LABELERS AND PACKERS.........
LABORERS, HATERIAL HANDLING...
MAINTENANCE WORKERS, GENERAL
UTILITY.....................
MIXERS.......................
COMBINATION MIXER-GRINDERS....
SHIPPING AND RECEIVING CLERKS.
TECHNICIANS..................
THINNERS.....................
TINTERS......................
TRUCKDRIVERS.................
TRUCKERS, POWER (FORKLIFT)....

4.7 8
4.9 9
4.9 8
4 .3 5
5.5 2
4 .9 5
5 . 15
4.8 6
5 . 42
5 .3 5
5 .7 3
4 .4 2
5 .4 5

Denton r f v
F V y f o r t h Standard M e tro p o lita n S t a tis tic a l A r e a c o n s is t s o f C o llin , D a lla s,
D enton, E l l i s , H ood, J o h n so n , K aufm an, P a r k e r . R o ck w a ll. T a r r a n t, and W ise C o u n tie s .




S e e ta b le 6, fo o tn o te 2.
D ata not shown s e p a r a te ly by s e x in d ic a te a ll o r v ir t u a lly a ll w o r k e r s a r e m en .

6 .8 0

Table 11.

O ccupational earnings:

D etroit, M ic h .1

(N u m b er and a v e r a g e s tr a ig h t - t im e h o u r ly e a r n in g s 2 of w o r k e r s in s e le c te d o c c u p a tio n s in p a in ts and v a r n is h e s m a n u fa ctu rin g e s ta b lis h m e n t s , N o v e m b e r 1976)
NUMBER OF JfORKEBS R E CE IVING S T R A IG H T -T IM E

Occupation and sex 3

ALL PRODUCTION WORKERS............
MEN............................
WOMEN.........................

o
f
wres
okr

1,283

HOURLY EARNINGS

(IN

DOLLARS)

OF —

a. ao 9. 50 9. 60 4. 70 4. 80 4.90 5. 00 5. 1C 5.20 5.30 5. 90 5.50 5.60 5.80 6. 00 6.20 6.90 6.60 6.80
7.00 7.20 7.90 7.60 7.80 8.00
hul
ory
e r i g 2 UNDER AND
anns
AND
9.90 UNDER
9.50 9. 60 9.70 9.80 9.90 5.00 5.10 5.20 5.30 5.90 5.50 5.60 5.80 6.00 6.20 6.90 6. 60 6. 80 7. 00 7. 20
$6.38

20
!r
TO

61

TO

69

37
35

38
32
6

12

99
44
“

19
19

109
105
9

79
79
-

79
79

20

12
6
6
5
5
6
6

~
6
6

36
36
-

21
21

109
101
3

107
107

18
18
-

21
21
-

152
152
-

50
50
_

192
192
_

16
16

-

-

28
22
22
-

_
_
_
9

_
_
_
_
_
-

~

•~

_
_
_
_
_
~

5
99
~
2
2
10
10
-

6
6
1
1
-

-

2
29
-

_
_

16

-

-

-

1
1

-

-

-

_
9
8

_
_
_
_
_
_
_
_
_

-

-

SELECTED PRODUCTION OCCUPATIONS
FILLERS, HAND.....................
FILLERS, MACHINE..... .............
MEN..........................
JANITORS..........................
MEN...........................
LABELERS AND PACKERS..............
MEN...........................
LABORERS, MATERIAL HANDLING.......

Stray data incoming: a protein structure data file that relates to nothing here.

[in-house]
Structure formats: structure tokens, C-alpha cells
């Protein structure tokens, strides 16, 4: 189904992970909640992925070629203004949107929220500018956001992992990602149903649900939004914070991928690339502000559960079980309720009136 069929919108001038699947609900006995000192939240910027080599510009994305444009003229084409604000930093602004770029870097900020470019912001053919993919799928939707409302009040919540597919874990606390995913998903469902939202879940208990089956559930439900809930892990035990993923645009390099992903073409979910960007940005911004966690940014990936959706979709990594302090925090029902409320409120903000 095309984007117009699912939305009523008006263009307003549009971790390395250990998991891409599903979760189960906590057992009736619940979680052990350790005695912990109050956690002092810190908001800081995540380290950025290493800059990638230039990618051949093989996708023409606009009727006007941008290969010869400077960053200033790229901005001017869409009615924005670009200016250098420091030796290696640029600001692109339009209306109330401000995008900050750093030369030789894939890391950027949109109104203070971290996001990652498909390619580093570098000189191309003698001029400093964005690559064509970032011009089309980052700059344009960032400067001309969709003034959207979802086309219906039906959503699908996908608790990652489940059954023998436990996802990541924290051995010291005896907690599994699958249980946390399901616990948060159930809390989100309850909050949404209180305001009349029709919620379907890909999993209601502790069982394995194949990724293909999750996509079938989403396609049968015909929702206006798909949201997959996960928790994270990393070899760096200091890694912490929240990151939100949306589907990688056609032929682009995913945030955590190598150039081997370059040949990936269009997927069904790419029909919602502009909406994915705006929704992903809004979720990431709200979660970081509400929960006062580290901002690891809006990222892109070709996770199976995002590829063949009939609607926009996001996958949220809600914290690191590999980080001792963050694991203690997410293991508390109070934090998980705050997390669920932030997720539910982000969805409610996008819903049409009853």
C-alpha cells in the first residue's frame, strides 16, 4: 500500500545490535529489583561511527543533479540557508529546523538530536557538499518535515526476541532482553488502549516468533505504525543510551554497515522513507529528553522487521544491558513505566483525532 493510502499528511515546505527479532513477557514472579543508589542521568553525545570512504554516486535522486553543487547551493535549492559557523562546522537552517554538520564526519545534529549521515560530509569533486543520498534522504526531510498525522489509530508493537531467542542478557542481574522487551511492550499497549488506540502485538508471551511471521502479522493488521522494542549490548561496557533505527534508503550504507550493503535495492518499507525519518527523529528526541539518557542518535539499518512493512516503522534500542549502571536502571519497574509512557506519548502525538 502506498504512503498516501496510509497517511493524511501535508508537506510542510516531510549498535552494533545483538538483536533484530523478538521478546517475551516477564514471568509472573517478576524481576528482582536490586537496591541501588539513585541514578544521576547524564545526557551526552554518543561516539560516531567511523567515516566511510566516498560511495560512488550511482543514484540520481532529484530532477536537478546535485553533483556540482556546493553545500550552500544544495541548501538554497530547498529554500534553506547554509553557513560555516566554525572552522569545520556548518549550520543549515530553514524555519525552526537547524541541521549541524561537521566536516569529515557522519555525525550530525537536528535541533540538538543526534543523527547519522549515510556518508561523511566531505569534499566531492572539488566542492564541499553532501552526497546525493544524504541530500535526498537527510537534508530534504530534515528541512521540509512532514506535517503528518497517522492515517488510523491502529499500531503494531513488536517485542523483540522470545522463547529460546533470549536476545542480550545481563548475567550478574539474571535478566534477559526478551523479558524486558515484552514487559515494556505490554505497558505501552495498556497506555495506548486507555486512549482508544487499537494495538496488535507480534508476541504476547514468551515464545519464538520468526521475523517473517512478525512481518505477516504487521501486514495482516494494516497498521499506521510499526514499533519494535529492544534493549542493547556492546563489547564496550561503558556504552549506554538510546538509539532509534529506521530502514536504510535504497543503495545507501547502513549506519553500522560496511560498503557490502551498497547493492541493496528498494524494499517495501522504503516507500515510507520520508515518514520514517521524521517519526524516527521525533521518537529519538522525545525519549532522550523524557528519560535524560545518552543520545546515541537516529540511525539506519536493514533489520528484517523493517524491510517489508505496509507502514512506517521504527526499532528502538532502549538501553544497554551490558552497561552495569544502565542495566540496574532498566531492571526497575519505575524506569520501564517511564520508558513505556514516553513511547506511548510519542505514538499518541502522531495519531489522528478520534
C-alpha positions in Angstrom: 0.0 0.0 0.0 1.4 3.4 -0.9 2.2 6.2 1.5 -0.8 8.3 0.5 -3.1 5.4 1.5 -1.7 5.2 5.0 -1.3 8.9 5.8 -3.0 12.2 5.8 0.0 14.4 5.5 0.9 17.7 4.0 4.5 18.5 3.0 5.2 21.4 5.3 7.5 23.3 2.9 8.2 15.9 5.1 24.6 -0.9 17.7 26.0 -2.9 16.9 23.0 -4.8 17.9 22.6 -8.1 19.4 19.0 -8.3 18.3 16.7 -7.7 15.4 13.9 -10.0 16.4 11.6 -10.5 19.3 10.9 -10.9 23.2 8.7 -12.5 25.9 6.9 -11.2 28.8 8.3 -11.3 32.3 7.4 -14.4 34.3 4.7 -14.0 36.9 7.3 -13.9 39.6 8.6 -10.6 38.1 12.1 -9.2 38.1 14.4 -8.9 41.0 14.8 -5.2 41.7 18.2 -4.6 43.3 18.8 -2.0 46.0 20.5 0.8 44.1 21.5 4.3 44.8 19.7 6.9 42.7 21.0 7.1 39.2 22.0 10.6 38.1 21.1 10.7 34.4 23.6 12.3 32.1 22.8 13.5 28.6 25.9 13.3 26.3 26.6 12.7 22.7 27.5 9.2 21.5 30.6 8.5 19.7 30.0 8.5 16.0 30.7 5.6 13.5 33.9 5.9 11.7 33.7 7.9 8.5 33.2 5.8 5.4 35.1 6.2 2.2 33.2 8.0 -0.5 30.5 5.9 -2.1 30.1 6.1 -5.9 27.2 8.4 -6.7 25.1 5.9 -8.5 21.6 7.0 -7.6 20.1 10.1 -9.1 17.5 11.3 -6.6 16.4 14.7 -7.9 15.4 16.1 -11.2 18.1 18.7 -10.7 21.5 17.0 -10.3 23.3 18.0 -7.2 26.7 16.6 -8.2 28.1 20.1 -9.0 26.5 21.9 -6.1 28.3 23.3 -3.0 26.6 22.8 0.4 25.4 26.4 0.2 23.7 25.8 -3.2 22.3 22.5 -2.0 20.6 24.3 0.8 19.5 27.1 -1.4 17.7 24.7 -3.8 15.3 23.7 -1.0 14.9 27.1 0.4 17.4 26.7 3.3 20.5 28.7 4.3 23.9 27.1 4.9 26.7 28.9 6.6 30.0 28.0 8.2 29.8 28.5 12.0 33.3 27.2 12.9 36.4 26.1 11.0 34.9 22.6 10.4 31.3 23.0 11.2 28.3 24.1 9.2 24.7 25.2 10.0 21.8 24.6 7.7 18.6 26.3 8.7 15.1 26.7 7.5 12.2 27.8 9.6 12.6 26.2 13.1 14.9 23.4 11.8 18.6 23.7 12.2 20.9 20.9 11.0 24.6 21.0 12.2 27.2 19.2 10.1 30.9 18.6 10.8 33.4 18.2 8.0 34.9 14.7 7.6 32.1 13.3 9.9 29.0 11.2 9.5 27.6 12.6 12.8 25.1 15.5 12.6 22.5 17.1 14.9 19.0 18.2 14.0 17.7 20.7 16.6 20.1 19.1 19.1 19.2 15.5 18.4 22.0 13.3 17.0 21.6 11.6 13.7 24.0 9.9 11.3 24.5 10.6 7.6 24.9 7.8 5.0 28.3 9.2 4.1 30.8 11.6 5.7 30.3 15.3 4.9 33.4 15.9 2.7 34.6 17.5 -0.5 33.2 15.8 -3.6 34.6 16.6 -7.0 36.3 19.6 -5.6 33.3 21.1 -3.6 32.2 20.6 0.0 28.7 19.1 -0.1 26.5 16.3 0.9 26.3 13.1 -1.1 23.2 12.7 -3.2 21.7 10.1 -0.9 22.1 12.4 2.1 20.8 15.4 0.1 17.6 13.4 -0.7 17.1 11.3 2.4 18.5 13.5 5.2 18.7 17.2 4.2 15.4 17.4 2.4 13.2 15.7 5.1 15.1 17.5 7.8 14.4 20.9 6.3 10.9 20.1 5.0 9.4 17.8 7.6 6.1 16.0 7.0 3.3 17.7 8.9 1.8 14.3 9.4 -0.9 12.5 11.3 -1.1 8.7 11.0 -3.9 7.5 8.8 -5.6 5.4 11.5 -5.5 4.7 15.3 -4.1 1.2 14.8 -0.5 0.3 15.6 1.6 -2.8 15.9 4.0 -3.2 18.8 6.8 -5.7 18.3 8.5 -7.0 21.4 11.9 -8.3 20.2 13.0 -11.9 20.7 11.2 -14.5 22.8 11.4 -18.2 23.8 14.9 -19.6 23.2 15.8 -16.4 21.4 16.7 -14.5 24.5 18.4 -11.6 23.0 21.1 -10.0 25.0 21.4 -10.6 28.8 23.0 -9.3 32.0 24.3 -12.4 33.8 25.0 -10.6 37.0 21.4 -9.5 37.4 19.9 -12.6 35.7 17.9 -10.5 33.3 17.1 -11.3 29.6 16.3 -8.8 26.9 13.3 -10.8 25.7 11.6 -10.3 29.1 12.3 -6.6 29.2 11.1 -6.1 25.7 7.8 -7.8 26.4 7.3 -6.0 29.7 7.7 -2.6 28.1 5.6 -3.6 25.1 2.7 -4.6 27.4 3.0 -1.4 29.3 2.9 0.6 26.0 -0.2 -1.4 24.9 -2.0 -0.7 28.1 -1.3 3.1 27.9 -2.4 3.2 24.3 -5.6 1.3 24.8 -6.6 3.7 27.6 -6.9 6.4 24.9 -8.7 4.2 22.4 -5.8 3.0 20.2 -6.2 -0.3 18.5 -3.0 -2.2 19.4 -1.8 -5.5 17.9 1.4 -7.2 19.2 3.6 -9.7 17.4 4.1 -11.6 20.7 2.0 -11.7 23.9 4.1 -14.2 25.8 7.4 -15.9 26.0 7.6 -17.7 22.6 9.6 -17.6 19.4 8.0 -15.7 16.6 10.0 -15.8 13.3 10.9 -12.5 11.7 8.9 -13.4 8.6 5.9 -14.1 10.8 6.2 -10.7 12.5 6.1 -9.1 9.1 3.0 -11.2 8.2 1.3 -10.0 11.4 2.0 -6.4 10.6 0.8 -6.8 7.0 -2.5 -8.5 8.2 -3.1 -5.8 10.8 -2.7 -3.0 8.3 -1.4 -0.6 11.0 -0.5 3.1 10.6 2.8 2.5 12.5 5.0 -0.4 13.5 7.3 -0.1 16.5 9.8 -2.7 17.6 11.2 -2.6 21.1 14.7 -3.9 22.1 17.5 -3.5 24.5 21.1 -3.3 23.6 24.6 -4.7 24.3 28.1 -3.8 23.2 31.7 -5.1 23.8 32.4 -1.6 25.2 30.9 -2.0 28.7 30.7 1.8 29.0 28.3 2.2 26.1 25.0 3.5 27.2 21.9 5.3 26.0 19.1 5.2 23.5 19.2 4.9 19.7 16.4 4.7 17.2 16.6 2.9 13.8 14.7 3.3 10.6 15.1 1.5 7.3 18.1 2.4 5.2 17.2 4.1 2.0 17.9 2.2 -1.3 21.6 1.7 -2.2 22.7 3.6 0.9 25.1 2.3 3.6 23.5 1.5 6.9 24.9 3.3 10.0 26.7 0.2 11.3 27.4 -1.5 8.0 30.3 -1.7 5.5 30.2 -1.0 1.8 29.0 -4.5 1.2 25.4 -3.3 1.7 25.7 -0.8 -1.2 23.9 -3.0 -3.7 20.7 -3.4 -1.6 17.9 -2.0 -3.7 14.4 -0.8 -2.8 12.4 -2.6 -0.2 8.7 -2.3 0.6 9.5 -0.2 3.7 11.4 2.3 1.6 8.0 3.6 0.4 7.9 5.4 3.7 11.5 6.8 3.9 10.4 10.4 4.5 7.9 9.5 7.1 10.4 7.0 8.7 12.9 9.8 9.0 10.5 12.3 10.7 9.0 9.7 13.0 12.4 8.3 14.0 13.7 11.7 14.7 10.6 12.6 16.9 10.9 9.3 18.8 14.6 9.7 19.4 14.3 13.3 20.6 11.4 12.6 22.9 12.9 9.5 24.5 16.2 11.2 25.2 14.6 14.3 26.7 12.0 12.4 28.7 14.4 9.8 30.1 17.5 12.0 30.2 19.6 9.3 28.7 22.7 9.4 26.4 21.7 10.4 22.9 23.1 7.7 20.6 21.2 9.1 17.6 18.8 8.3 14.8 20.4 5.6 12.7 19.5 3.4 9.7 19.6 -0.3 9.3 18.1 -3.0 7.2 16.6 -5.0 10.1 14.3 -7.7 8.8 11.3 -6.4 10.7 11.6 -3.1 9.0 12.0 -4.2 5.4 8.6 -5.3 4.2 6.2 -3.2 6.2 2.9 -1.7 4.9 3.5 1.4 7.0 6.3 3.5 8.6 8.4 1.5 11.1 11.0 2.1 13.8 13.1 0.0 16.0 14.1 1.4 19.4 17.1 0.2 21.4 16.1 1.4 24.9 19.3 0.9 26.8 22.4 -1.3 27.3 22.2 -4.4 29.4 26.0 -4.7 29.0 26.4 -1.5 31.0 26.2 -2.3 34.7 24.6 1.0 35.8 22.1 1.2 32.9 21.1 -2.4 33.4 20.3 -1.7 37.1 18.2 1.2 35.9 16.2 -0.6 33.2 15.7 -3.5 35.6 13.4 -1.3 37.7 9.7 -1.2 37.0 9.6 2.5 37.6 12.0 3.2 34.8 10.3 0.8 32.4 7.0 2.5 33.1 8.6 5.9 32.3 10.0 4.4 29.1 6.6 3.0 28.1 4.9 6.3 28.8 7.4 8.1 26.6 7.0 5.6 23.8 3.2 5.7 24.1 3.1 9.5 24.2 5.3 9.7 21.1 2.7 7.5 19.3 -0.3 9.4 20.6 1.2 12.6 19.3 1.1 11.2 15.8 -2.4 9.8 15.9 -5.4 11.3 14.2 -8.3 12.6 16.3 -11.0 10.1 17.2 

MAINTENANCE WORKERS, GENERAL
UTILITY..........................
MIXERS.............................
GRINDERS..........................
COMBINATION MIXER-GRINDERS........
TECHNICIANS.......................
MEN..........................
TESTERS, PRODUCT..................
MEN..........................
WOMEN.........................
TINTERS...........................
TRUCKDRIVERS......................
TRUCKERS, POWER (FORKLIFT)........

68
90
81
57
53
92
30
33
59
66
91
75
61
53
35
29
6
63
99
97

5.77
5.89
2
A

5.70
6.53

_

_

”

~

4
6
6

3
10
_

2

2
2

~

6
6
2
2
10

_
2

2
_

“
“

~
6
22
”
1
1
~
”

3
“

2
_

"
~
“

~

“

19
11

2

8
8

~

_

6. 13
6.39
6.20

6

—
“
_

8l

6. 80

5.97
6.05
5.55

*

10

9
1

10
“
19

8
~

8

6.30
6. 22

T h e D e tr o it Sta n d a rd M e tr o p o lita n S t a tis tic a l A rea c o n s is t s of L a p e e r ,
O akland , St. C la ir , and W ayne C o u n tie s.
•




15
19
“

L iv in g sto n ,

M a co m b ,
’

*

10
-

*
~
9

-

19

9

15
16
-

15
7
7
1
1

12
19
19
4
4

10

16
13

12
2
-

~
31
31
9
9

~
*

3
3
7
9
3

9
*

-

-

19
19

-

-

19

7
-

11
-

2 S e e ta b le 6, fo o tn o te 2.
3
D ata not show n s e p a r a te ly by s e x in d ic a te a ll or v ir t u a lly a ll w o r k e r s a r e m en .

_
_

_
10
10
_
2
2

-

Table 12.

Occupational earnings:

Los Angeles—Long Beach, Calif,

(N u m b er and a v e r a g e s t r a ig h t - t im e h o u r ly e a r n in g s 2 o f w o r k e r s in s e le c t e d o c c u p a tio n s in p a in ts and v a r n is h e s m a n u fa ctu r in g e s ta b lis h m e n t s , N o v e m b e r 1 976)
NUME ER OI

Number
o
f
wres
okr

Ave a e
rg
hul
ory
erig2
anns

1 ,8 2 5
1 ,6 9 7

O c c u p a tio n and s e x 3

25
131
121
106
90
29
1 16
75
91

9 .6 2
5 .3 8
5 . 95
5 .5 5
5 .6 3
5 .1 9
5 . 10
5 .1 8
9 . 96

65
180
59
91
23
56
96
10
27
76
80
69

WORK ERS R E CE IVING

$ 5 . 98
5 .5 2

6 .1 0
5 .7 7
5 .6 5
5 .8 1
5 .6 5
5 . 86
6 .0 5
9 .9 7
5 . 39
6 .0 6
6 . 16
5 .7 5

2 .8 0

2 . 90 3 . 0 0

UNDER
2 .9 0 3 .0 0

3 . 10

S T R A IG H T -T IM E

HOURLY EARNI NGS

(IN

DOLLARS) OF--

3 .1 0

3 .2 0

3 .3 0

3 .9 0

3 .5 0

3 .6 0

3 .7 0

3 .8 0

9 .0 0

9 .2 0

9 .9 0

9 .6 0

9 .8 0

5 .0 0

5 .2 0

5 .9 0

5 .6 0

5 .8 0

6 .0 0

6 .2 0

6 .9 0

6 .6 0

3 .2 0

3 .3 0

3 . 90

3 .5 0

3 .6 0

3 .7 0

3 .8 0

9 .0 0

9 .2 0

9 .9 0

9 .6 0

9 .8 0

5 .0 0

5 .2 0

5 . 90 5 .6 0

5 .8 0

6 .0 0

6 .2 0

6 .4 0

6 .6 0

7 .0 0

55

21

58

15

107
76

77
68

36
35

151
126

2 16
2 05

191
189

391
3 89

99
93

190
190

67
67

39
33

6
28
28
15
12

“
10
10
“
”
3

“
1
1
1
1
“
1
1

5

“
55
53
12
12
n
17
12
5

“

19
19

2
50
5
5

4
3
4
“

l-a

2-5

7 .0 0
AND
OVER

18
18

SELECTED PRODUCTION OCCUPATIONS

MEN........................................................................
MAINTENANCE WORKERS, GENEBAL

T E C H N IC IA N S ............................................................ ..
WOMEN..................................................................

POWER

( F O R K L IF T )......................

1 T h e L os A n g e le s —L on g B e a c h Standard M etro p o lita n S ta tis tic a l A r e a c o n s is t s o f L o s A n g e le s
C ou nty.
2 S e e ta b le 6, fo o tn o te 2.




z.

9

12

6
13
10

”
18
19
4

12

•

M IX E R S .................................................. ..........................

TRUCKERS,

?

3

6
"

12
“
“
~

4

“
59
55

■

20
3

2
2
~

20
85
31
2
“

1
12
"
11
4

2
6

6

6
*

6
31